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Outdoors

Early Stages of Growing Tomatoes

Growing Tomatoes from seed – starting in March

First I checked what seeds were in the box of seed packets. This year (2020) there was an old packet of Money Maker (medium sized red tomatoes) and two new packets of Gardener’s Delight and Ildi (both small tomatoes, red and yellow respectively).

To reduce the risks of pests and diseases I always sow seeds in a sterile medium. In theory we could use our own home-made compost but to treat it so it is clear of weed seeds, pests and diseases would be a major exercise. However it comes in very useful at a later stage when plants are well established and ready to go into bigger pots.

Although it is something that every gardener should do, I have never been enthusiastic about washing pots, seed trays etc. However this year I had time to do that so I gave everything a good slosh with cold water and a chance to dry. When it’s not raining drying is best done by scattering the containers across the lawn. It’s always interesting to see how they have moved overnight – there’s clearly lots going on in our garden in the dark that we don’t know about.

Our allotment society sells sacks of multipurpose compost that does the job very well as a sowing medium and also for all stages of potting on.

I selected the ‘now clean’ containers for sowing.

Before I even opened the seed packets I wrote labels for each of the three types of tomato.

I filled three clean containers with compost. They were a seed tray and two containers with modules that fit into an unheated germinating trough that has a cover.

I sowed the seeds thinly in rows in the tray and two seeds to a module for the other two.

Then I watered them using a rose on the watering can.

The modules were covered with their plastic cover and the seed tray with cling film. I keep a separate roll of cling film for gardening. In the early years I was tempted to nip to the kitchen drawer for cling film but best not to mix cooking and gardening equipment.

One of our bedrooms is north facing with a radiator under the window, a perfect place for starting seeds off. This year I have put two garden tables under the window (a wallpapering table would have been just as good) and covered them with newspaper. The seeds in their containers sat there for about a week before there were signs of seedlings coming through the soil. I kept an eye on them, watering as necessary. After another week they had grown big enough (first set of leaves and early signs of the second set of leaves) to take off the covers and to move them to the conservatory.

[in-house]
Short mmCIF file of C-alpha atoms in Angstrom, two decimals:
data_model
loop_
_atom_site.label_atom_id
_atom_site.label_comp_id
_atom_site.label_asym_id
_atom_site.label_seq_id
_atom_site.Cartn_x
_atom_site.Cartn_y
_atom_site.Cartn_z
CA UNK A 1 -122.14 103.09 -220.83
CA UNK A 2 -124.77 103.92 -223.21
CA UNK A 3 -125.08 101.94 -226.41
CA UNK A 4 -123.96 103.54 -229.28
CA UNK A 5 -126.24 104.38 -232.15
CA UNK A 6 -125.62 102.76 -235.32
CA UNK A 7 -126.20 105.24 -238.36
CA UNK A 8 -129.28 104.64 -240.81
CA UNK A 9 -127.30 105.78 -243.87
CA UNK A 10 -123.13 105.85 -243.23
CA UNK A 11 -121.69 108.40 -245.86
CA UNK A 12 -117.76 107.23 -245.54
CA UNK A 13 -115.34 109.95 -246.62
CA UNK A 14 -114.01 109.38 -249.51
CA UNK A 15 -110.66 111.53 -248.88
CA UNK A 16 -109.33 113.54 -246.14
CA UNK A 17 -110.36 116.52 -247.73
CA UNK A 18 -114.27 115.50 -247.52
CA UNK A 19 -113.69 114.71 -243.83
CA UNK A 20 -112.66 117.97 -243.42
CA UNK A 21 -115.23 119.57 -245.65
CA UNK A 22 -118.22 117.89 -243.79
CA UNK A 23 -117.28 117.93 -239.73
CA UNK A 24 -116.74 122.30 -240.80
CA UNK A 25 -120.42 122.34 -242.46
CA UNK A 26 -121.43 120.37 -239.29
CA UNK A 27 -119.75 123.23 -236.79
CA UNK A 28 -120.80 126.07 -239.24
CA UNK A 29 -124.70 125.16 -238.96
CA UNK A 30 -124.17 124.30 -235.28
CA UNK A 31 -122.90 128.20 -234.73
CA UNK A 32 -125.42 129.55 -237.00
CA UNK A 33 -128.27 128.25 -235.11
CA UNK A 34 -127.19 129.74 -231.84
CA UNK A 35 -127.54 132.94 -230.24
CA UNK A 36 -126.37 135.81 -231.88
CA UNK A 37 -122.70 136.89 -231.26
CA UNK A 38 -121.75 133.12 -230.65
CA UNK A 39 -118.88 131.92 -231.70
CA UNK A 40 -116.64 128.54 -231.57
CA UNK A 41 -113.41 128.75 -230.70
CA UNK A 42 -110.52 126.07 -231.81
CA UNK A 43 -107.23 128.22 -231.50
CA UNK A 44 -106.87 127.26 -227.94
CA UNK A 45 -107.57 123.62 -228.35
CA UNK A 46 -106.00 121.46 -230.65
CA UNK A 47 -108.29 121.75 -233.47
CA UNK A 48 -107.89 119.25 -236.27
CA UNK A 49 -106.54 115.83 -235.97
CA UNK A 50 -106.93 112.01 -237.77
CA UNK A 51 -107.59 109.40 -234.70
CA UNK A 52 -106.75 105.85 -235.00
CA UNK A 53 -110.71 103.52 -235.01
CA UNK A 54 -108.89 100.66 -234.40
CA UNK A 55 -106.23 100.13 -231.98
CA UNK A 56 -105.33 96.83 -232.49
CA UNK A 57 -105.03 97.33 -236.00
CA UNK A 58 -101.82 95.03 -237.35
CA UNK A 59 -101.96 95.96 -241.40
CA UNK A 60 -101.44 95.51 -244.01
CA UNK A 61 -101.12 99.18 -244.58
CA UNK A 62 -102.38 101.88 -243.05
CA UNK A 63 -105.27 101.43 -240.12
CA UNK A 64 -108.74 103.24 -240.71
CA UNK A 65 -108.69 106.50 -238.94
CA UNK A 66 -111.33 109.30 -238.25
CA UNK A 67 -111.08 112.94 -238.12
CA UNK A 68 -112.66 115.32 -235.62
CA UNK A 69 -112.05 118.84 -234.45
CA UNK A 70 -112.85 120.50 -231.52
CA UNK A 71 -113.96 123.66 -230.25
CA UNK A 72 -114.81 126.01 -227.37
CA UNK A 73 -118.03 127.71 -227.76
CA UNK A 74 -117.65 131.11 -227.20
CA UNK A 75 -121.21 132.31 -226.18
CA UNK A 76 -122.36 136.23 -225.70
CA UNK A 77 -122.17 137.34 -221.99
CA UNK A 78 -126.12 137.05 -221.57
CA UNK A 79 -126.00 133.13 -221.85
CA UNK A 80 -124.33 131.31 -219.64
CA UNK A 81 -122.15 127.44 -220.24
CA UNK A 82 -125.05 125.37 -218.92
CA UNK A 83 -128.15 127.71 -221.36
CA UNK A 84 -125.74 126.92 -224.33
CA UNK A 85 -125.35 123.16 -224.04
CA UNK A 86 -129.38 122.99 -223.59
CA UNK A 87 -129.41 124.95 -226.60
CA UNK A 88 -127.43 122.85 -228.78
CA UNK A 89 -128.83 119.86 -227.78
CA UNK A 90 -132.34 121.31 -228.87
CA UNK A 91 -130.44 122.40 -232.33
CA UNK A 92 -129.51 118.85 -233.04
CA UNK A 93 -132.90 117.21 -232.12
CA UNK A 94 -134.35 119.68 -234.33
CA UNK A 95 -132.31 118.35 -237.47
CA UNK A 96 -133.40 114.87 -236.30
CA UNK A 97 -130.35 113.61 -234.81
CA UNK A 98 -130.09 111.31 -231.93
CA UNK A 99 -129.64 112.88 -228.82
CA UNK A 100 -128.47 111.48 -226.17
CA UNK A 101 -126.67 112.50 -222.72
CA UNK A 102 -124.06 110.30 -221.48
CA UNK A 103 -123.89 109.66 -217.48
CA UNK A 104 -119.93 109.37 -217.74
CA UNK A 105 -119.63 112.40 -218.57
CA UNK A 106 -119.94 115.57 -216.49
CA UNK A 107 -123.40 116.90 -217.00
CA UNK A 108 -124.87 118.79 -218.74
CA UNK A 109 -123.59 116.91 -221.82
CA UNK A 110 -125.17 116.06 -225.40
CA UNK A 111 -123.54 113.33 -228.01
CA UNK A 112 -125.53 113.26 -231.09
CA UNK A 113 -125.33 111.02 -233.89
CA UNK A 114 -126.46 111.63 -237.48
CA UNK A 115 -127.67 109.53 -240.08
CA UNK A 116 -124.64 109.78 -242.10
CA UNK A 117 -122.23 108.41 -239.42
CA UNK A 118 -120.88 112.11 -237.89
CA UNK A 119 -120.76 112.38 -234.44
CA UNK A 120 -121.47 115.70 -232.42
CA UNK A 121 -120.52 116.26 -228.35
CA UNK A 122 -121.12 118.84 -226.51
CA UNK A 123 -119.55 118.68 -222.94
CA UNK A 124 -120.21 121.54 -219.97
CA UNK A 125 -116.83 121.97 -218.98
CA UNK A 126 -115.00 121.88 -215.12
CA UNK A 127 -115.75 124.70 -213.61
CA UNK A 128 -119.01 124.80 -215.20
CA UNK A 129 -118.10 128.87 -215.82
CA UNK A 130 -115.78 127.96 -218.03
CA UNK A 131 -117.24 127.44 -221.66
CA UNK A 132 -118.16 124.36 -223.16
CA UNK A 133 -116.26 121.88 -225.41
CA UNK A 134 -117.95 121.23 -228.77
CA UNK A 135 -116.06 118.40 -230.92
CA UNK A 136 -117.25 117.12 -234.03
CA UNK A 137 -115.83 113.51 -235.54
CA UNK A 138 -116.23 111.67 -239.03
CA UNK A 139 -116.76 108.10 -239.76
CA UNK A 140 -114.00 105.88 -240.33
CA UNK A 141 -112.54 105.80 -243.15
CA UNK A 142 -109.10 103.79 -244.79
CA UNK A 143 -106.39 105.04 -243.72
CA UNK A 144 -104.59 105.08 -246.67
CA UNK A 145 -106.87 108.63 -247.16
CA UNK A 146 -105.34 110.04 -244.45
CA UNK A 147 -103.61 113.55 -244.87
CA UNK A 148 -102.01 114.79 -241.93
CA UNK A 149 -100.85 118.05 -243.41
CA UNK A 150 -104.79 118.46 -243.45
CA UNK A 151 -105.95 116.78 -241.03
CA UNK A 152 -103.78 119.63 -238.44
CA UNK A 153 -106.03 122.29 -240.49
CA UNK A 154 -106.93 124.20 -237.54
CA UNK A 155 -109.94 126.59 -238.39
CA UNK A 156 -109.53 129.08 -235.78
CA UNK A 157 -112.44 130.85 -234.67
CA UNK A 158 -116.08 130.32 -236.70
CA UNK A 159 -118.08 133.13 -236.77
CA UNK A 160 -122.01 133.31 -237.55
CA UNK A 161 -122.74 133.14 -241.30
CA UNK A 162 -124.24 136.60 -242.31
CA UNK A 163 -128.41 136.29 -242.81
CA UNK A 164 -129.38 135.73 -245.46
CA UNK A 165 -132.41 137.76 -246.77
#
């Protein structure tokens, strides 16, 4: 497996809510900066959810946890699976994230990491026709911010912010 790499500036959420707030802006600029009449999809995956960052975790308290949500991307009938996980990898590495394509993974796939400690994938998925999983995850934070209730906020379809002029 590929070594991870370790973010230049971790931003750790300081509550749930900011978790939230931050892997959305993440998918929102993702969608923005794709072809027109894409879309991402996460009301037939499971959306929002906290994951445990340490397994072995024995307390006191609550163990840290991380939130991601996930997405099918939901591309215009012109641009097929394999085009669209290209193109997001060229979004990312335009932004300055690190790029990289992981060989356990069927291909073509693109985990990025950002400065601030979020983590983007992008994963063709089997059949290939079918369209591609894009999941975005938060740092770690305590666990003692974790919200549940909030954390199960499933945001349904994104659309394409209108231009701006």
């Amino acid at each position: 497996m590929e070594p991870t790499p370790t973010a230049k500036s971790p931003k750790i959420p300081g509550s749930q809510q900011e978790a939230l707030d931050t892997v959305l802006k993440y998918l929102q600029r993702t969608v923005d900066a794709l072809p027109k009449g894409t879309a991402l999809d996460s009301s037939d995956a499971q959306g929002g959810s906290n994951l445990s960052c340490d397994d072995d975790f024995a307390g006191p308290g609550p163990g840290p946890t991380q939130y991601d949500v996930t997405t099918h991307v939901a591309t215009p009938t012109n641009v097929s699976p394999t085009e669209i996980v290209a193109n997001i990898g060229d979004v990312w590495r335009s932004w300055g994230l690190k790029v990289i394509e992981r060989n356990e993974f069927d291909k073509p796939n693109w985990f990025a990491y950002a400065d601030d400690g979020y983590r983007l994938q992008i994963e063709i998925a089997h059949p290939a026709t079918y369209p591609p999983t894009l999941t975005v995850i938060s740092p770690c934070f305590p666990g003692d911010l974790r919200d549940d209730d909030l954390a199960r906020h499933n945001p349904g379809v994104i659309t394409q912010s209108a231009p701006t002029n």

Another few days passed then I decided to prick out the seedlings into 3 inch pots, two to a pot. All tomato seedling look the same to me so labelling the pots carefully is important if you want to know what type of tomato is in each pot.

I realised that I had far too many for us to use so asked a few friends and neighbours if they would like plants. Four people responded that they would. At this stage the seedlings are quite delicate – I hope they have survived with their new owners.

The picture below is of four pots packed and ready to be taken home to their new home in a bike pannier.

The seedlings need to get used to outdoors so I put them outside every day to harden off and bring them back in overnight. It is far too cold at night for tomatoes to survive outside unprotected. We have a cold frame but it is in shade so a bit too cool at the moment for tomato seedlings.

The pots are easy to carry in and out, evening and morning if they are in larger containers. Normally I use seed trays but this year I found these redundant old bowls under our potting table. They are nice and solid so I’ve found them easy to handle.

It’s early days yet and the plants are slowly putting on growth. Once they are about 6 inches tall and the weather is warmer I’ll decide what to do next. This means deciding how many go to the allotment (and a higher risk of blight) and how many stay here in the garden in large pots. It’s lovely to nip into the garden to pick tomatoes to eat immediately. It’s also good to have a decent amount of space to grow them, ie on the allotment.

The potting on and planting out stages will be followed by staking, watering, pinching out if necessary, and eventually harvesting in late July and August.

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